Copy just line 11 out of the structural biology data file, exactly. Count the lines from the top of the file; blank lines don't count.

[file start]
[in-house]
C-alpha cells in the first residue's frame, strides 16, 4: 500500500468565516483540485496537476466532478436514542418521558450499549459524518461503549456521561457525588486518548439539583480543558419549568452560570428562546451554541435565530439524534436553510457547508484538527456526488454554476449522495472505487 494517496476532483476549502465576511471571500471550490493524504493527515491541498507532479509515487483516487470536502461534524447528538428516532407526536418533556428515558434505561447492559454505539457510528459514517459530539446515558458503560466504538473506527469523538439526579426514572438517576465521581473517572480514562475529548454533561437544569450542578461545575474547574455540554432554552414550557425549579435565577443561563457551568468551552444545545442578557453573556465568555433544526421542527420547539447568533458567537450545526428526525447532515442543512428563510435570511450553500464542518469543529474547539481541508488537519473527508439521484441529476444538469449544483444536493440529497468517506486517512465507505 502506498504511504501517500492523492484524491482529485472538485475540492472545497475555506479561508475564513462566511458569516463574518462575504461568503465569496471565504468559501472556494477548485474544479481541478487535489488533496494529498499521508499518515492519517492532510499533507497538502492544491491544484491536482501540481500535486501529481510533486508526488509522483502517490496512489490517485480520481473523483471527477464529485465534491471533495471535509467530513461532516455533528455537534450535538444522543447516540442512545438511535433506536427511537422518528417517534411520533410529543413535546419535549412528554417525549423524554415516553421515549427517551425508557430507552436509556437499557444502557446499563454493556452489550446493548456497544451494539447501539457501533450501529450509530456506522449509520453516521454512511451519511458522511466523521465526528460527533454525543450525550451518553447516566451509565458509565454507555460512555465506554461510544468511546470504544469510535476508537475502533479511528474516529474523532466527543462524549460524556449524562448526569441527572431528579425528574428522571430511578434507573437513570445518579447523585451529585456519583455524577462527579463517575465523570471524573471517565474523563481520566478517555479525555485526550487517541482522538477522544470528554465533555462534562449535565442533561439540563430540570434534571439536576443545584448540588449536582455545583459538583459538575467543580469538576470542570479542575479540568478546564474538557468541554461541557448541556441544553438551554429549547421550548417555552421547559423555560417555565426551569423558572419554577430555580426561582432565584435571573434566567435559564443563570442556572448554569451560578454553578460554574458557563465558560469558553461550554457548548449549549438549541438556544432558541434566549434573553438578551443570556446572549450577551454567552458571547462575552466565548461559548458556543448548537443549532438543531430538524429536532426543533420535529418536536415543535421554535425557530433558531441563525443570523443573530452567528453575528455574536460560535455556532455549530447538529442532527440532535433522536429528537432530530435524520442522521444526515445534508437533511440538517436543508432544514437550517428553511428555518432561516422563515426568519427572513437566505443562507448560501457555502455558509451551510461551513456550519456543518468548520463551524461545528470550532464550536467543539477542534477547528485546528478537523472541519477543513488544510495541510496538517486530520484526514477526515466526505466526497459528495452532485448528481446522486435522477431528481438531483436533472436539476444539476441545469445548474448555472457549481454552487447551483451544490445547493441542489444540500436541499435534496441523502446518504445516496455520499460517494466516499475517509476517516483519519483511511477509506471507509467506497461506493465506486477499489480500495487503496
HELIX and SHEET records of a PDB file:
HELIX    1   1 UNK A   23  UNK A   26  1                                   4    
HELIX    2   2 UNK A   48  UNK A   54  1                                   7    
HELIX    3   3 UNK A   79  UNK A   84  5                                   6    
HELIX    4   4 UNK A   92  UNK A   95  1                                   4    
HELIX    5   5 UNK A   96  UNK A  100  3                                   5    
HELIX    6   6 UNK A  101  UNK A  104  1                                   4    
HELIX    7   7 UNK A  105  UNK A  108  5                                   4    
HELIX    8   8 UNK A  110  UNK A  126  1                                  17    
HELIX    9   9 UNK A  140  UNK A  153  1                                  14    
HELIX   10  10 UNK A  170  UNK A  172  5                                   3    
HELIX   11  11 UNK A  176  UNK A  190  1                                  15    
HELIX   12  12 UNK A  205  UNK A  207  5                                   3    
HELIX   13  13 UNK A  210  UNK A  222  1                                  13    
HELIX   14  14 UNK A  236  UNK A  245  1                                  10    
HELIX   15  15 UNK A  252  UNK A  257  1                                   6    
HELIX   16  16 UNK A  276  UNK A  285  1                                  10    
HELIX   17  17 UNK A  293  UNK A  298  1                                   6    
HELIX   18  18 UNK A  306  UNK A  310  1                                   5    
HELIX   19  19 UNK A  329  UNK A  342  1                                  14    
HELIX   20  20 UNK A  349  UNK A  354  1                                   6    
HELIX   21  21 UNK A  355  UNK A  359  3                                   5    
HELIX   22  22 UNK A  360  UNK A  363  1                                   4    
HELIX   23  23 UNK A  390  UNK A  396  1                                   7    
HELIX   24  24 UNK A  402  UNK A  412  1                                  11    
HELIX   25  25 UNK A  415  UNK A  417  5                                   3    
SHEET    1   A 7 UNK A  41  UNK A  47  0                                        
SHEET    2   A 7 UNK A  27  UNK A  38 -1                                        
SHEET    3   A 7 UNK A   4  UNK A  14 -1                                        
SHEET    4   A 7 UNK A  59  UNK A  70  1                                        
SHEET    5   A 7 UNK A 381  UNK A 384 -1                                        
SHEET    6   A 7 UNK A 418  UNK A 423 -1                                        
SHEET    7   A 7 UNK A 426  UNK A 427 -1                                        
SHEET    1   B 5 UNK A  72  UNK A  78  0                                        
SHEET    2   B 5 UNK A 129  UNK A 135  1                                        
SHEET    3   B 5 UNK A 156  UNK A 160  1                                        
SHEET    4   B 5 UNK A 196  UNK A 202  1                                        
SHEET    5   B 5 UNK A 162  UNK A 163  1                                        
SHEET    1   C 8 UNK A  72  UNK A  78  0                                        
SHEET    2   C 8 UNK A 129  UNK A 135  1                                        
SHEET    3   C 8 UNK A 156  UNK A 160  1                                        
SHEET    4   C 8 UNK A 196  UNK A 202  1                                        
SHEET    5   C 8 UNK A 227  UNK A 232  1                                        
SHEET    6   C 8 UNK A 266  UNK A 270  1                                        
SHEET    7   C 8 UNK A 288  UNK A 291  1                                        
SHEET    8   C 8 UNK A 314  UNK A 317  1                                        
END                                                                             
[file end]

HELIX    8   8 UNK A  110  UNK A  126  1                                  17    